In the current work, we evaluated the effect of extracellular acidification on neutrophil physiology. Neutrophils suspended in bicarbonate-buffered RPMI 1640 medium adjusted to acidic pH values (pH 6.5-7.0) underwent: 1) a rapid transient increase in intracellular free calcium concentration levels; 2) an increase in the forward light scattering properties; and 3) the up-regulation of surface expression of CD18. By contrast, extracellular acidosis was unable to induce neither the production of H2O2 nor the release of myeloperoxidase. Acidic extracellular pH also modulated the functional profile of neutrophils in response to conventional agonists such as FMLP, precipiting immune complexes, and opsonized zymosan. It was found that not only calcium mobilization, shape change response, and up-regulation of CD18 expression but also production of H2O2 and release of myeloperoxidase were markedly enhanced in neutrophils stimulated in acidic pH medium. Moreover, extracellular acidosis significantly delayed neutrophil apoptosis and concomitantly extended neutrophil functional lifespan. Extracellular acidification induced an immediate and abrupt fall in the intracellular pH, which persisted over the 240-s analyzed. A similar abrupt drop in the intracellular pH was detected in cells suspended in bicarbonate-supplemented PBS but not in those suspended in bicarbonate-free PBS. A role for intracellular acidification in neutrophil activation is suggested by the fact that only neutrophils suspended in bicarbonate-buffered media (i.e., RPMI 1640 and bicarbonate-supplemented PBS) underwent significant shape changes in response to extracellular acidification. Together, our results support the notion that extracellular acidosis may intensify acute inflammatory responses by inducing neutrophil activation as well as by delaying spontaneous apoptosis and extending neutrophil functional lifespan.  (+info)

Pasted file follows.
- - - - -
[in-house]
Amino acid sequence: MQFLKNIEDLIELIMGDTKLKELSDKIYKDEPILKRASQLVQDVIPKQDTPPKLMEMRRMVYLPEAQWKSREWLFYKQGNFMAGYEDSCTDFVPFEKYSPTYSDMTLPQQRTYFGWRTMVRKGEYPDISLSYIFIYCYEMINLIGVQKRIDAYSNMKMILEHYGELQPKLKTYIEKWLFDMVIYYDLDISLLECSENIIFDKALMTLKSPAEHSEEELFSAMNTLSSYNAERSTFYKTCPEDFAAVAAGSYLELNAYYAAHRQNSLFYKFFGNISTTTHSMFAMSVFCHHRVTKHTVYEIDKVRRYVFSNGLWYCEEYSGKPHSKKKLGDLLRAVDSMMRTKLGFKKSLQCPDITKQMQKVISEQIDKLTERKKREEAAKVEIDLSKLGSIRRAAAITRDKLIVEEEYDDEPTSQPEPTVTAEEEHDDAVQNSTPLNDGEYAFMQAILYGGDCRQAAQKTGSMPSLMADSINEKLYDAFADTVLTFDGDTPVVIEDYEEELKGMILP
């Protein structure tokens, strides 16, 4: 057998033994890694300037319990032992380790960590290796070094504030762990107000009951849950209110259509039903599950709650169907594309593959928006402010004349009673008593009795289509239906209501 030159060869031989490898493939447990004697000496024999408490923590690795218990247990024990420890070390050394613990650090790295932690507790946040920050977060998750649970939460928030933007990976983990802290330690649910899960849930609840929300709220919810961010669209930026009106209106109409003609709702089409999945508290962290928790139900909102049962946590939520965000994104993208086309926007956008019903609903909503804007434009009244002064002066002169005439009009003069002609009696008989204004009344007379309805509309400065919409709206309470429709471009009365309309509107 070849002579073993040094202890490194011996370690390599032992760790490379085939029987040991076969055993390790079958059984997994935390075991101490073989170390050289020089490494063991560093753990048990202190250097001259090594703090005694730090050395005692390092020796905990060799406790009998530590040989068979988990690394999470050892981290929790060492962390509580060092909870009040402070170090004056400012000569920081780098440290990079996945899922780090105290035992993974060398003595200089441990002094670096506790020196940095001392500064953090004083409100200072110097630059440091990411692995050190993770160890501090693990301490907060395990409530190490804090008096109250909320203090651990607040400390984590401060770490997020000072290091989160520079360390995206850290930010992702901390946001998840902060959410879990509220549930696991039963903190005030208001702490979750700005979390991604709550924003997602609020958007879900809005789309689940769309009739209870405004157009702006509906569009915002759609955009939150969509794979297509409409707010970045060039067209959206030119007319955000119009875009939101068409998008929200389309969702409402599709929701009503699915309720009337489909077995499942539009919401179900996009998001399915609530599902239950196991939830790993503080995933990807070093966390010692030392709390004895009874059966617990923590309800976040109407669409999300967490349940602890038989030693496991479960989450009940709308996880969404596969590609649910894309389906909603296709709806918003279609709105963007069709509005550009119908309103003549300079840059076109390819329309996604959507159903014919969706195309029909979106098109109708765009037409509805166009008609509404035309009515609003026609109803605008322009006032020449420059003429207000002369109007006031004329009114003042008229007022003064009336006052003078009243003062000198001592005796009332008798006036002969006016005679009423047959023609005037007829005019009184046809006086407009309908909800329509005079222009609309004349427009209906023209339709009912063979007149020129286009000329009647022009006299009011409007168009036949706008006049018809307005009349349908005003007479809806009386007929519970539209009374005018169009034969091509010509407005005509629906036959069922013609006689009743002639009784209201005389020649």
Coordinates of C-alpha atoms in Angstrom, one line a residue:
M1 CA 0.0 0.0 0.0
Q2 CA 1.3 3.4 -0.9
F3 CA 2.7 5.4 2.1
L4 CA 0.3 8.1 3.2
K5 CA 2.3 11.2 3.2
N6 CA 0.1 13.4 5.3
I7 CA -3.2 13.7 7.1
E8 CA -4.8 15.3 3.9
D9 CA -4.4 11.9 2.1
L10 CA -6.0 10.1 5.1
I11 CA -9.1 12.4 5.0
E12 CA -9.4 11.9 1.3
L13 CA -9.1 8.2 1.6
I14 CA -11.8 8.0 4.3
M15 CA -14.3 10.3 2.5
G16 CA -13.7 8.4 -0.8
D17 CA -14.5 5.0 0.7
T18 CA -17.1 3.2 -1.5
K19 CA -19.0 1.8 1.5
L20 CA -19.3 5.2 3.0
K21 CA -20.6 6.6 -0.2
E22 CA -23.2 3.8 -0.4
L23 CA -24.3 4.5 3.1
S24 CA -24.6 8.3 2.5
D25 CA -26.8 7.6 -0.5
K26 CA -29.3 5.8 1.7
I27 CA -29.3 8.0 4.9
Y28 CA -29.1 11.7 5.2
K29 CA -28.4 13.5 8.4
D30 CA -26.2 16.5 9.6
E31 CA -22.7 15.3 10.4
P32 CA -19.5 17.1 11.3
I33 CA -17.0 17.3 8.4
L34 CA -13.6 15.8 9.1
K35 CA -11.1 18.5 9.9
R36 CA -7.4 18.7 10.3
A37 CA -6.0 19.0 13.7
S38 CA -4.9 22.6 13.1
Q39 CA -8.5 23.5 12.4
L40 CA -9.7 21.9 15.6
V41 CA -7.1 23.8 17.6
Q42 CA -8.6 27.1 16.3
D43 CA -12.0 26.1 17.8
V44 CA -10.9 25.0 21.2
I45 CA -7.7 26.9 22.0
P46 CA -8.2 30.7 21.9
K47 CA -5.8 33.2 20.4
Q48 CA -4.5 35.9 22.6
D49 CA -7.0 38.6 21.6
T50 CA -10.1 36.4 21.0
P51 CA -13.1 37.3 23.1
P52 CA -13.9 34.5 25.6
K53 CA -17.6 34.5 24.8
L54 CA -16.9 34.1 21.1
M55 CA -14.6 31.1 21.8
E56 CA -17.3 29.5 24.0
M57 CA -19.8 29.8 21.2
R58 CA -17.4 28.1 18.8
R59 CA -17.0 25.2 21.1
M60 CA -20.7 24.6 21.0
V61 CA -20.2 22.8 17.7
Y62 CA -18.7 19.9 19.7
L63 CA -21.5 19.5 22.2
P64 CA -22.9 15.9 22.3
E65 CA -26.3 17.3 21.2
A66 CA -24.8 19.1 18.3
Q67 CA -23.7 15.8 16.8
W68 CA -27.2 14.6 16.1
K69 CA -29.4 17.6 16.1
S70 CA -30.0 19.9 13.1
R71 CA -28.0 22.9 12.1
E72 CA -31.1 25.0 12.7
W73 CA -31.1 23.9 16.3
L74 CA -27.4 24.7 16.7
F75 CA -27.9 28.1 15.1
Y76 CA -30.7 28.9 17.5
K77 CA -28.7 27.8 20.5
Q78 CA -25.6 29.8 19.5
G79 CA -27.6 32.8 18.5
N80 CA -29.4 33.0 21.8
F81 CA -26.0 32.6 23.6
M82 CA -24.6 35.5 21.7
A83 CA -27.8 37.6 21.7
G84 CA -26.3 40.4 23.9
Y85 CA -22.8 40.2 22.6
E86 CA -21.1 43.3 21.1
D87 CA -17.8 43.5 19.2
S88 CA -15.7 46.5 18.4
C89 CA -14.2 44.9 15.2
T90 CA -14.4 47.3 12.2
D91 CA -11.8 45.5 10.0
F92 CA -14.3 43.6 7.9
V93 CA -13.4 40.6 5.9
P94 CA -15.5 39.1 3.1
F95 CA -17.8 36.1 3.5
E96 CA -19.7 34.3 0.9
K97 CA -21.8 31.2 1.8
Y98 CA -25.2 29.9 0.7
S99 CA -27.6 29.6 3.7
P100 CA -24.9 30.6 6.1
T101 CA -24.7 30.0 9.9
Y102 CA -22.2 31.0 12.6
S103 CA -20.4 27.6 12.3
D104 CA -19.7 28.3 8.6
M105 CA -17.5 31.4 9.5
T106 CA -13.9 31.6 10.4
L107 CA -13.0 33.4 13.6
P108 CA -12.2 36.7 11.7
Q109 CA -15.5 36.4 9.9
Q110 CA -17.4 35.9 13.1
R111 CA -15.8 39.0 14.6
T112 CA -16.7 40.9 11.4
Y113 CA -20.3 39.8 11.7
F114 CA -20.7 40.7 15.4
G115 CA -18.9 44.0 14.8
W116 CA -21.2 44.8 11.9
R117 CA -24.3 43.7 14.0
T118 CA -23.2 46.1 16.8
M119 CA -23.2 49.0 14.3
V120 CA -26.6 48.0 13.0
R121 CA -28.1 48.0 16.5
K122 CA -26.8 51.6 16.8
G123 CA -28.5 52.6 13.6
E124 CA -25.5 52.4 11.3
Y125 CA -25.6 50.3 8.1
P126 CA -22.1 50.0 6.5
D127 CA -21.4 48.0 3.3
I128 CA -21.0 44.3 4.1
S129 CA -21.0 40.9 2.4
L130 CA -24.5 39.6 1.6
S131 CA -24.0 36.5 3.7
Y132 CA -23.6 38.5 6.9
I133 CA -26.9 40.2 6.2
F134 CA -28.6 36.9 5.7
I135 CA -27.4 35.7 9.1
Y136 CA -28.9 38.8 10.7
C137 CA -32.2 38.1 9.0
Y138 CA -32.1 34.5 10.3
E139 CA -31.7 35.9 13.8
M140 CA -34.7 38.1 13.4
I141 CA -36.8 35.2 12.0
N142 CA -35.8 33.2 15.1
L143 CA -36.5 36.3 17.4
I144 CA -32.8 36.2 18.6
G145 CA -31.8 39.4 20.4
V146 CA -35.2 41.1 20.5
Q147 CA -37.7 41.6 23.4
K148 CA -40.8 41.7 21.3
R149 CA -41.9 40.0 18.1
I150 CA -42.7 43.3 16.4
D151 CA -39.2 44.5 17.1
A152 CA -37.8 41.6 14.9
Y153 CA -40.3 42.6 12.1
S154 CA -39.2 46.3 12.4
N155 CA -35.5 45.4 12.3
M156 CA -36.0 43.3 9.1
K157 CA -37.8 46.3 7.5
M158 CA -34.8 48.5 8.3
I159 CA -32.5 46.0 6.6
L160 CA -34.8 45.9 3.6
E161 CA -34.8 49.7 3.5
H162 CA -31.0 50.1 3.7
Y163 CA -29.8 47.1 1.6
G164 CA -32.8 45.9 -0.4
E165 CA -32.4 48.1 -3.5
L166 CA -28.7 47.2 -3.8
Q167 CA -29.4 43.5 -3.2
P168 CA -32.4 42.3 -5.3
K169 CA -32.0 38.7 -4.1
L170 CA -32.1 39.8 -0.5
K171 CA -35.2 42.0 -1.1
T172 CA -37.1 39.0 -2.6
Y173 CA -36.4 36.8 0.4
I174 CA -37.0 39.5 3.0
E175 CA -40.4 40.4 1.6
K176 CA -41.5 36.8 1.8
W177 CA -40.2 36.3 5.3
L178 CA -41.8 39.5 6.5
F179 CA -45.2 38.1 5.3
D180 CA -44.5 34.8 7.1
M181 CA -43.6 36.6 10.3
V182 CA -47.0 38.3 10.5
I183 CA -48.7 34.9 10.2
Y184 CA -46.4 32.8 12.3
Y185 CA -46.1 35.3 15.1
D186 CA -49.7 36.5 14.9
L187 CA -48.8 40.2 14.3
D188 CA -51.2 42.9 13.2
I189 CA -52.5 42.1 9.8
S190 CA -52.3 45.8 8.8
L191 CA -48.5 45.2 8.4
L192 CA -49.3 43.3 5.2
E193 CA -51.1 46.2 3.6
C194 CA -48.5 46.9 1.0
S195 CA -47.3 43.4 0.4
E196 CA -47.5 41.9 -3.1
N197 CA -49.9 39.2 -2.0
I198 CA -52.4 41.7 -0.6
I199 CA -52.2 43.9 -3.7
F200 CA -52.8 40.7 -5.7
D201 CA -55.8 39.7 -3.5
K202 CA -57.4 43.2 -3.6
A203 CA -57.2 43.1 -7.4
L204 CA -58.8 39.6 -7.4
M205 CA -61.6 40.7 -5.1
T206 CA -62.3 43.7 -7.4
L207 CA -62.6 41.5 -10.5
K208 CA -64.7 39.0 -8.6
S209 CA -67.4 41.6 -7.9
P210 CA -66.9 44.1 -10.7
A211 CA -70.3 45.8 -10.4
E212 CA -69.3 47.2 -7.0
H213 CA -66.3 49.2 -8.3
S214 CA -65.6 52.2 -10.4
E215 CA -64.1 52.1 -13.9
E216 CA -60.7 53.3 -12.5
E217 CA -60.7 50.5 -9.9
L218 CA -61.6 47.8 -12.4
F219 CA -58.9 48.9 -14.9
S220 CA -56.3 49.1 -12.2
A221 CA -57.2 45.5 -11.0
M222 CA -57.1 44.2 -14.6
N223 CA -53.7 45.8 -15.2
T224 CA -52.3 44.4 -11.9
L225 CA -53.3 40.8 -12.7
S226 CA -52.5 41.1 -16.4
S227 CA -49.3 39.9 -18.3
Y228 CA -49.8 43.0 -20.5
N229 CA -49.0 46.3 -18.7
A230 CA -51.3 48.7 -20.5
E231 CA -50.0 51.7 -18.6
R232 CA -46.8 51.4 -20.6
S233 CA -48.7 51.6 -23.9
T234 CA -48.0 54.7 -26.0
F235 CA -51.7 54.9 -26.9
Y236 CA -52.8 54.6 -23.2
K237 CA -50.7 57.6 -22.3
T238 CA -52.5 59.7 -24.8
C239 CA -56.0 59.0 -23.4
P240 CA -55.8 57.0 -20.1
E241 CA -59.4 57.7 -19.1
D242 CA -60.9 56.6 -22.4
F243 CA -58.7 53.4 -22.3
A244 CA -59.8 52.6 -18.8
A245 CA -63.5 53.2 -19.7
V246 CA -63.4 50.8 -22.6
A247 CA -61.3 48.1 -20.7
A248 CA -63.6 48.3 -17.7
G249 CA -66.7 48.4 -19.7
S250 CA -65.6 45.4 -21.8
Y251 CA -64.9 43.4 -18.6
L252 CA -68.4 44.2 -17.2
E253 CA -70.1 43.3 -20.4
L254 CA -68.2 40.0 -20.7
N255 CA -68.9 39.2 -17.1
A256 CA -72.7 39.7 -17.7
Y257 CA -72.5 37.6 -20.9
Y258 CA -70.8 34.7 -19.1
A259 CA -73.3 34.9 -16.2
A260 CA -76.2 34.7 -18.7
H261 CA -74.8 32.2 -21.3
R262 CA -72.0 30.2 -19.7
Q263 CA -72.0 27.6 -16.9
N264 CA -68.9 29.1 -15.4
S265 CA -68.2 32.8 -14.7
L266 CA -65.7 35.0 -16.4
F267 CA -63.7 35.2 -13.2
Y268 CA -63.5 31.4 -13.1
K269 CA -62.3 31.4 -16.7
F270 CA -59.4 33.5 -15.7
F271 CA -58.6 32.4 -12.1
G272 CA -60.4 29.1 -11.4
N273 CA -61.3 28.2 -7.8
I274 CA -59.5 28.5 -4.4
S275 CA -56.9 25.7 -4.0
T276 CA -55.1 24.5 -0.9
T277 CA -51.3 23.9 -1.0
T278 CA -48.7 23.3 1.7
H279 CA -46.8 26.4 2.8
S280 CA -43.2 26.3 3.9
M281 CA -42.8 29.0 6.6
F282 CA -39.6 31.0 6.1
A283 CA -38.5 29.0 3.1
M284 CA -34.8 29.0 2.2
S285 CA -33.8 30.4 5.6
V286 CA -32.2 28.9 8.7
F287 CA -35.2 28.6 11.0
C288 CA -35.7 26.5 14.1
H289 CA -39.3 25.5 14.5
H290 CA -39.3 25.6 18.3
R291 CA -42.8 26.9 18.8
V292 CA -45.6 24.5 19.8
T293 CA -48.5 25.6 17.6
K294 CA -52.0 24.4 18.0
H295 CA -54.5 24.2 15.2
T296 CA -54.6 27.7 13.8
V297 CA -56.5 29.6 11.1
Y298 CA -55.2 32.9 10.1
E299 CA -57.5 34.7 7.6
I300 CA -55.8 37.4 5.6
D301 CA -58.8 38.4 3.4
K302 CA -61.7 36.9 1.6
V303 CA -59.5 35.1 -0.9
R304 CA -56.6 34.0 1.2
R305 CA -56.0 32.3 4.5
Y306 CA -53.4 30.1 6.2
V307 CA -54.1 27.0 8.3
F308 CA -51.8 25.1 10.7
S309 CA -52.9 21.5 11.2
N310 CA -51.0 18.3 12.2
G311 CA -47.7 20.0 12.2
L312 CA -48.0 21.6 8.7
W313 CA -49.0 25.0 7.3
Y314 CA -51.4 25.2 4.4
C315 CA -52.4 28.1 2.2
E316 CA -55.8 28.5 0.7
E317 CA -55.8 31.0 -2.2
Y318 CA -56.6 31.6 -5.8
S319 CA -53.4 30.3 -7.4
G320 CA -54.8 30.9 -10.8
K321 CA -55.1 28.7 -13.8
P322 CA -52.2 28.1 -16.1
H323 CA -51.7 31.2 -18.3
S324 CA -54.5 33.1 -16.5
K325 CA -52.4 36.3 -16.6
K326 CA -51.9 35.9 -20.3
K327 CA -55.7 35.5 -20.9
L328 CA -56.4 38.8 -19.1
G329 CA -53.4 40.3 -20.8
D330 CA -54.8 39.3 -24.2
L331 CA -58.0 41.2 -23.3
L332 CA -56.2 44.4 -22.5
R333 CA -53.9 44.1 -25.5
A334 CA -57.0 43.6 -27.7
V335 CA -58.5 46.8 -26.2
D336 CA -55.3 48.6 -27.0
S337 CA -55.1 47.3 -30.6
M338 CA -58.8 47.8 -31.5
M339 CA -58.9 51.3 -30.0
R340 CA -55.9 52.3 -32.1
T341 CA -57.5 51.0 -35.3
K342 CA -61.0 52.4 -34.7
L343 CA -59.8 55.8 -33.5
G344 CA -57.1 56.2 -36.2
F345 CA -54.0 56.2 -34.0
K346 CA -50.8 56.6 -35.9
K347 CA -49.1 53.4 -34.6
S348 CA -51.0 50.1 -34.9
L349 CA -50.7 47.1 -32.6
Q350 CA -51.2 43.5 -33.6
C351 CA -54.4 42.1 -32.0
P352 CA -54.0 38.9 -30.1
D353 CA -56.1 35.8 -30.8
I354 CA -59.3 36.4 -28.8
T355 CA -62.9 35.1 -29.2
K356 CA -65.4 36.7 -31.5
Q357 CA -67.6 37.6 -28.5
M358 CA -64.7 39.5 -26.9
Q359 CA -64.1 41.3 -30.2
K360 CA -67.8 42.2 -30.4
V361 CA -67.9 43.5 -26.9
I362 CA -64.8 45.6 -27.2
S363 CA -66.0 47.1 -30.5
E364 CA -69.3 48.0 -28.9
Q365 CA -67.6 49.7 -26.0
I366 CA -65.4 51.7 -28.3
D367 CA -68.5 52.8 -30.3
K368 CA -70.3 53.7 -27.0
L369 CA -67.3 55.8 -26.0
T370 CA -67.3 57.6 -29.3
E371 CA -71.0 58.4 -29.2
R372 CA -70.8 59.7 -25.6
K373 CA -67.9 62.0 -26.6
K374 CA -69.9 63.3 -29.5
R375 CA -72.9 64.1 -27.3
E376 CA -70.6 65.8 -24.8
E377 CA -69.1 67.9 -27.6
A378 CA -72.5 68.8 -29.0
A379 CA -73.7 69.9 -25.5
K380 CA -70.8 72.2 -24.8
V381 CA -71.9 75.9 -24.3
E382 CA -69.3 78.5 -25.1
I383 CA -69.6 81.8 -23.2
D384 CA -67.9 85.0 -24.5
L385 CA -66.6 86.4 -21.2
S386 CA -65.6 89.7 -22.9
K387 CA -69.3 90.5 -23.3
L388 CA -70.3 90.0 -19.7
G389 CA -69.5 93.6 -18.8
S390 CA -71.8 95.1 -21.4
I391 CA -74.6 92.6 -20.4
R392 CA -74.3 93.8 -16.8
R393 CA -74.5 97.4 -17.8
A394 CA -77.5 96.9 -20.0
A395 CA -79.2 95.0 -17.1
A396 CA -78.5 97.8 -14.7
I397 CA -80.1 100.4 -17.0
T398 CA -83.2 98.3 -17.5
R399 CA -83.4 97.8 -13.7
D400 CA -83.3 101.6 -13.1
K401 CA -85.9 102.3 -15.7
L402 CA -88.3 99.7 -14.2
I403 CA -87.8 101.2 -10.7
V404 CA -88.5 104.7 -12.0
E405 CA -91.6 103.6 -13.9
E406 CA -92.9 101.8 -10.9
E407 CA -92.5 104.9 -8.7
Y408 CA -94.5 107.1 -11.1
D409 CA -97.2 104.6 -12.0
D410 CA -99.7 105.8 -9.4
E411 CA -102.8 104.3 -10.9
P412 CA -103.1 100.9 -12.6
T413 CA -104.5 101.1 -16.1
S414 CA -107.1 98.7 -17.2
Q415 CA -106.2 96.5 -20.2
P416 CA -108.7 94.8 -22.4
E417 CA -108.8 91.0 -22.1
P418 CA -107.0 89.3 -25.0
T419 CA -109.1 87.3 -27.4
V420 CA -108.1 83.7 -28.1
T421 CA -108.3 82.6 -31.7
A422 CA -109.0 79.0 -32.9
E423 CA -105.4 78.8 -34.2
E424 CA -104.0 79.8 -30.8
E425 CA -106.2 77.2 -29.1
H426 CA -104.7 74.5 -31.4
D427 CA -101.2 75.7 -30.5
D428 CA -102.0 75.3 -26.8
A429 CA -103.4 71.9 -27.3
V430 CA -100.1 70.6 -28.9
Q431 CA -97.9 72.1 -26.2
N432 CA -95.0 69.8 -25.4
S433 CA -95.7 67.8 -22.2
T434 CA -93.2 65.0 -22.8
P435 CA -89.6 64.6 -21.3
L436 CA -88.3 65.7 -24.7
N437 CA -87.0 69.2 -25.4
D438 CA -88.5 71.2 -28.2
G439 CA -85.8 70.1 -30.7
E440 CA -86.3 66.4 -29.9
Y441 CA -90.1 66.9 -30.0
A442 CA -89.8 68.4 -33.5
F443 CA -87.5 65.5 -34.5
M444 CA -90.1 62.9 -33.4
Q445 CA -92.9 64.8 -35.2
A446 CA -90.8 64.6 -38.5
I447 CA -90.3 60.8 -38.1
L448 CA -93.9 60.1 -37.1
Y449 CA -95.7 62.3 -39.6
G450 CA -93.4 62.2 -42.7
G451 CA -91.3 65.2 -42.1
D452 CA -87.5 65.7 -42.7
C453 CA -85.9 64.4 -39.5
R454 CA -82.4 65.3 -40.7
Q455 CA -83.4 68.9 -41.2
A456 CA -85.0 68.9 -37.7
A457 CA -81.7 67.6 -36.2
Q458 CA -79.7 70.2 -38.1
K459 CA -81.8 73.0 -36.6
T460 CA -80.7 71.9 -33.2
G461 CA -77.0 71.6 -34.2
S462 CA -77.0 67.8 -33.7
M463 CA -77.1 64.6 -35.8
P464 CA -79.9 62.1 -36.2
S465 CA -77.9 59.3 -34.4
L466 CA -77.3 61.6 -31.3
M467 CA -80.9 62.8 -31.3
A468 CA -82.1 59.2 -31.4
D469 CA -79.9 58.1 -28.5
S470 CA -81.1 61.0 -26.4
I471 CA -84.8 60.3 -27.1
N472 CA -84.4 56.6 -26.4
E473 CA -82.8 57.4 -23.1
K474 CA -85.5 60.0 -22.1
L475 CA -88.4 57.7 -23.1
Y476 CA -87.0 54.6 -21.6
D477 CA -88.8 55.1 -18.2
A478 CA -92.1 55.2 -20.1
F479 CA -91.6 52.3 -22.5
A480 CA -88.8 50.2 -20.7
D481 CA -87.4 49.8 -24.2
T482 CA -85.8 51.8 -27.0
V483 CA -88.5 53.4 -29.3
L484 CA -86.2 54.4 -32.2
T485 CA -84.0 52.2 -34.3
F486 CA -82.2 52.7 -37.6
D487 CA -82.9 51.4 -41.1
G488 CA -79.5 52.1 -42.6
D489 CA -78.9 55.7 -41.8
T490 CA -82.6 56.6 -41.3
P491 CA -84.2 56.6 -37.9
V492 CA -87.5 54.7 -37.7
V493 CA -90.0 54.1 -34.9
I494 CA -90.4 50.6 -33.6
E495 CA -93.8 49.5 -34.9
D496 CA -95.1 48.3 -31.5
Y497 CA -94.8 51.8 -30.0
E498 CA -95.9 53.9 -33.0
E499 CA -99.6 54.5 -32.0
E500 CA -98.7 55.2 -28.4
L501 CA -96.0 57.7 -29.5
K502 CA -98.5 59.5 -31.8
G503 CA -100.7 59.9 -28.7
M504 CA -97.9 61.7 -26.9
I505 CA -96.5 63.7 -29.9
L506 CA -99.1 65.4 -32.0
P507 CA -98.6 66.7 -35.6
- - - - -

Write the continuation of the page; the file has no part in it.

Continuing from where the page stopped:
• In the United States, hydrochloric acid is produced via four main processes: the synthesis of chlorine and hydrogen, the chlorination of organic substances. (reference.com)